As I mentioned in the Week Ahead earlier this week, the Fort Lauderdale Film Festival kicks off this weekend with nearly a month of regional, Florida and world premieres of indie films, foreign titles, shorts and documentaries. Here are a couple I had time to absorb this week, along with their show dates.
The documentary “A Fragile Trust” was at the top of my FLIFF must-see list from the moment the lineup was released, for obvious reasons: It’s another inside-media pic that will appeal to fans of 2011’s “Page One: Inside the New York Times.” This one focuses on Jayson Blair, the disgraced Times plagiarizer whose 36 fabricated (or partially fabricated) stories in the first few years of the new millennium led to the resignations of two top Gray Lady editors.
Samantha Grant, a onetime associate producer for “Frontline,” directed the film after extensive interviews with Blair, Times reporters and editors and media commentators, resulting in a contextually encompassing work that turns over every angle and unveils a few surprising ones, from the media’s misguided fixation on Blair’s race to the role played by the Times’ bureaucratic hierarchy in a time of digital transition, which allowed so many of Blair’s transgressions to slip through the cracks.
Grant also delves into Blair’s psychological fractures – his bipolar disorder, drug and alcohol abuse, insecure glad-handing and habitual lying – which combined to create the perfect storm of a damaged soul and serial plagiarizer. What also comes across in Grant’s dissection of Blair – and this is the tragedy behind the firestorm – is that Blair can really write, a fact that is evident in the voice-over segments of Blair’s book that occasionally punctuate the film. After a bazillion media mea culpas, Blair is doing all right for himself as a life coach, but it’s sad to see such talent thwarted by self-destruction.
The very first question Grant asks Blair in the film is “Why did you do it?” Blair finds it difficult to answer, because there probably isn’t one answer, but Grant expertly lays out all of the possibilities.
“A Fragile Trust” screens at 3:30 p.m. Oct. 24 at Cinema Paradiso Hollywood, 6 p.m. Oct. 25 at Muvico Pompano, 6:30 p.m. Oct. 27 at Sunrise Civic Center, and 5:30 p.m. Oct. 28 at Cinema Paradiso Fort Lauderdale.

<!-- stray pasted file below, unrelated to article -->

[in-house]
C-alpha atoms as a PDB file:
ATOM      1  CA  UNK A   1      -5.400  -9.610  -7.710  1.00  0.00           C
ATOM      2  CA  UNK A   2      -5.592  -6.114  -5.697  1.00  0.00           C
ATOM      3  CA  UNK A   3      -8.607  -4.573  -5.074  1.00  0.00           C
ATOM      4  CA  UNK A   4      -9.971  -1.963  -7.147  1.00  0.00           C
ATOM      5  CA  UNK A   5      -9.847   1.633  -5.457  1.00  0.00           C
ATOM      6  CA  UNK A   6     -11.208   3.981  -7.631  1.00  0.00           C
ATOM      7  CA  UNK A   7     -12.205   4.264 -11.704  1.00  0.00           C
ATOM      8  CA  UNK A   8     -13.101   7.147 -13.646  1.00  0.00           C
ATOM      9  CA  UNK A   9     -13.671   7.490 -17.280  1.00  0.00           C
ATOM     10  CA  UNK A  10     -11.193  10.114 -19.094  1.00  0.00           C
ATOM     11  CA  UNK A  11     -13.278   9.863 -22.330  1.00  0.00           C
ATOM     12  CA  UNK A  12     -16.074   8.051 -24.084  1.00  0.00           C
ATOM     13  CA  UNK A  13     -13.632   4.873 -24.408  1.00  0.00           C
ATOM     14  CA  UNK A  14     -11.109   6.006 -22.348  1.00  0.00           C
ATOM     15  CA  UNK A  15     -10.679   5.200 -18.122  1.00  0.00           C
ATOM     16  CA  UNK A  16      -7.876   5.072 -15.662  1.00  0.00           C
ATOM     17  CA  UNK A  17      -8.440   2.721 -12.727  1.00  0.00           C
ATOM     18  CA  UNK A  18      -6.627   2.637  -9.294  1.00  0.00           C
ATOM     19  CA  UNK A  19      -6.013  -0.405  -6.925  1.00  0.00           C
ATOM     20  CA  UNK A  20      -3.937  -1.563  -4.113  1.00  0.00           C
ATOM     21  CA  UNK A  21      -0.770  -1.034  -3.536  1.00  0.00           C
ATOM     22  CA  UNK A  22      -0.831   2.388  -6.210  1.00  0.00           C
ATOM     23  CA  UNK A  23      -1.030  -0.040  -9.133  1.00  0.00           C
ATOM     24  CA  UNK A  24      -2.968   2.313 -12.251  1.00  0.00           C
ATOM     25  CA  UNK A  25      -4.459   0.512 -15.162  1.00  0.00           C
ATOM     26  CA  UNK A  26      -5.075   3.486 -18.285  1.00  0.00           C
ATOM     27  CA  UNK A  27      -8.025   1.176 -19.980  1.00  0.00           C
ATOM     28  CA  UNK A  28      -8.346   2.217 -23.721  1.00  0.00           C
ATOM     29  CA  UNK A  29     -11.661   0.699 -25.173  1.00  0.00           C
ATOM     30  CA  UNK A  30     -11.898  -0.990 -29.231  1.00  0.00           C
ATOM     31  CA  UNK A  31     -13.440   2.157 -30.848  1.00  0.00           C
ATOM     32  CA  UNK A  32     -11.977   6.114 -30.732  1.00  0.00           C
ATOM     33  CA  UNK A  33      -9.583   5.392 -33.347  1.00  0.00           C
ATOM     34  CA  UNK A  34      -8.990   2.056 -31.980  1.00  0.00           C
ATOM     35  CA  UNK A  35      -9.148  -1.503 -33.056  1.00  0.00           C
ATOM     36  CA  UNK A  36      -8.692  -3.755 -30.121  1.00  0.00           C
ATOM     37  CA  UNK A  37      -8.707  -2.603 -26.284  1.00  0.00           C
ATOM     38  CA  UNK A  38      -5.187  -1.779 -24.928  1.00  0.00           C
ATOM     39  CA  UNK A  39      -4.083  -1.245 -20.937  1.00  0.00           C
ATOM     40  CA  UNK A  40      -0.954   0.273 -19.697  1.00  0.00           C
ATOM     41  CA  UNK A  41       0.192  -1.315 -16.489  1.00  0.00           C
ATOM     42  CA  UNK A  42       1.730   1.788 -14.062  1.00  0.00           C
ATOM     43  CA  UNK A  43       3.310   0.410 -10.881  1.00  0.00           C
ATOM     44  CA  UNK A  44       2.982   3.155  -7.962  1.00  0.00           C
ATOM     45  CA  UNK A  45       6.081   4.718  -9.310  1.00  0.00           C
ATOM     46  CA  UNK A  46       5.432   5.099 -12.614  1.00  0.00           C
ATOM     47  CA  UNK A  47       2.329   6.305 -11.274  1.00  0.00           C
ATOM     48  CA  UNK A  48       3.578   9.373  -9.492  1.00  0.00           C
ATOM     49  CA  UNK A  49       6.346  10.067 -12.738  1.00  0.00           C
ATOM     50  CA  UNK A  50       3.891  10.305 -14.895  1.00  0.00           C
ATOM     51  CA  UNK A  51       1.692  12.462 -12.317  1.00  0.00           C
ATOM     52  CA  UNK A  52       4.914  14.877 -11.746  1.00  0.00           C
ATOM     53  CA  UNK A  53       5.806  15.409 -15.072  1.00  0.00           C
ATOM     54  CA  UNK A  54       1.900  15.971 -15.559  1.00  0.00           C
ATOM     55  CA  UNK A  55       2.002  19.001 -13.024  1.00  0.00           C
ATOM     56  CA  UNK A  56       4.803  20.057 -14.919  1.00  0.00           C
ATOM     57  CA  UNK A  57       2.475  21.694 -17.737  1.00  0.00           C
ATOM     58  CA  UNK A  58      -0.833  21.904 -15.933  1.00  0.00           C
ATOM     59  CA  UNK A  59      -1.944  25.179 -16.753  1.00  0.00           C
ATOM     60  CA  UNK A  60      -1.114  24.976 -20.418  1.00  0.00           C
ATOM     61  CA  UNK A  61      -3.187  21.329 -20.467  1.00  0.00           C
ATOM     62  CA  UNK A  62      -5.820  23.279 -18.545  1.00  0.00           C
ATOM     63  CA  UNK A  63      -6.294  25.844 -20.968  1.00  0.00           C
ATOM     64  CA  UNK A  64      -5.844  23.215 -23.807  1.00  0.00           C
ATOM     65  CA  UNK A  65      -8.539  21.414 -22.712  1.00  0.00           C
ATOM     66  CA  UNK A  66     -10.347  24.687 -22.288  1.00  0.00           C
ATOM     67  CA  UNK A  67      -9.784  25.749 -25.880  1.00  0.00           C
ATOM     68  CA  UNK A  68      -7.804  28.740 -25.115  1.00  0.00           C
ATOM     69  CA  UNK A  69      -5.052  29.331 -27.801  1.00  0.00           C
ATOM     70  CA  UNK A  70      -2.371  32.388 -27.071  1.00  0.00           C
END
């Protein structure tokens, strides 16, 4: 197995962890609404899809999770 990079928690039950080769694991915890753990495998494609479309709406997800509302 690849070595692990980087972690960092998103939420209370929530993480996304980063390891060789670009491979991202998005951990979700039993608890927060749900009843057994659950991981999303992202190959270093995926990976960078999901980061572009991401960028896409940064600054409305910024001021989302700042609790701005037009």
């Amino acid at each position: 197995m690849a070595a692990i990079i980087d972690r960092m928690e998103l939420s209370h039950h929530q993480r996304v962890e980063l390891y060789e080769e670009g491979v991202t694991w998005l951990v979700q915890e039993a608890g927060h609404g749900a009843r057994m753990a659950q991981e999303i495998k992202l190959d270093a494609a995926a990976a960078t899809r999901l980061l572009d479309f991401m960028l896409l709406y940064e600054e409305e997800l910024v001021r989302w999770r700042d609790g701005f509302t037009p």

Another title worth checking out is “The Geographer Drank His Globe Away,” as compelling and strange a title as I’ve heard all year. Directed by Russia’s Alexander Veledinsky, it’s a comedy, but it’s a dreary and poker-faced one, which is par for the course considering it’s based on a Russian novel.
It centers on Victor (Konstantin Khabensky), an economically depressed former biologist hired to teach a geography class despite a lack of credentials; he’s subjected to the familiar band of miscreants and ne’er-do-wells that accompany most films about teachers and students (think the recent “Monsieur Lazhar” and “The Class”). To make matters worse, his marriage has fallen apart, with his wife preferring the company of his uncouth, rakishly charming best friend. To top things off, he’s an alcoholic, collectively painting a pitiful picture of middle-aged bitterness and resentment ripe for redemption. He’d be quintessentially American if he weren’t so definitely Russian, with his vodka flask kept securely hidden on his person.
Sometimes, when the film gets caught up in the ennui of Victor’s love life, it’s a slow ride, but things really pick up in its extended climax, a revealing field trip with Victor, his students, and some dangerous rapids. Aided by the mournful, elegiac and unmanipulative soundtrack of a Jew’s harp, “The Geographer Drank His Globe Away” gradually takes on more monumental proportions than a drunk’s bruised psyche, and its final frames are priceless.
“The Geographer Drank His Globe Away” screens at 7:30 p.m. Oct. 21 at Cinema Paradiso Hollywood, 6 p.m. Oct. 23 at Muvico Pompano and 9 p.m. Oct. 30 at Cinema Paradiso Fort Lauderdale.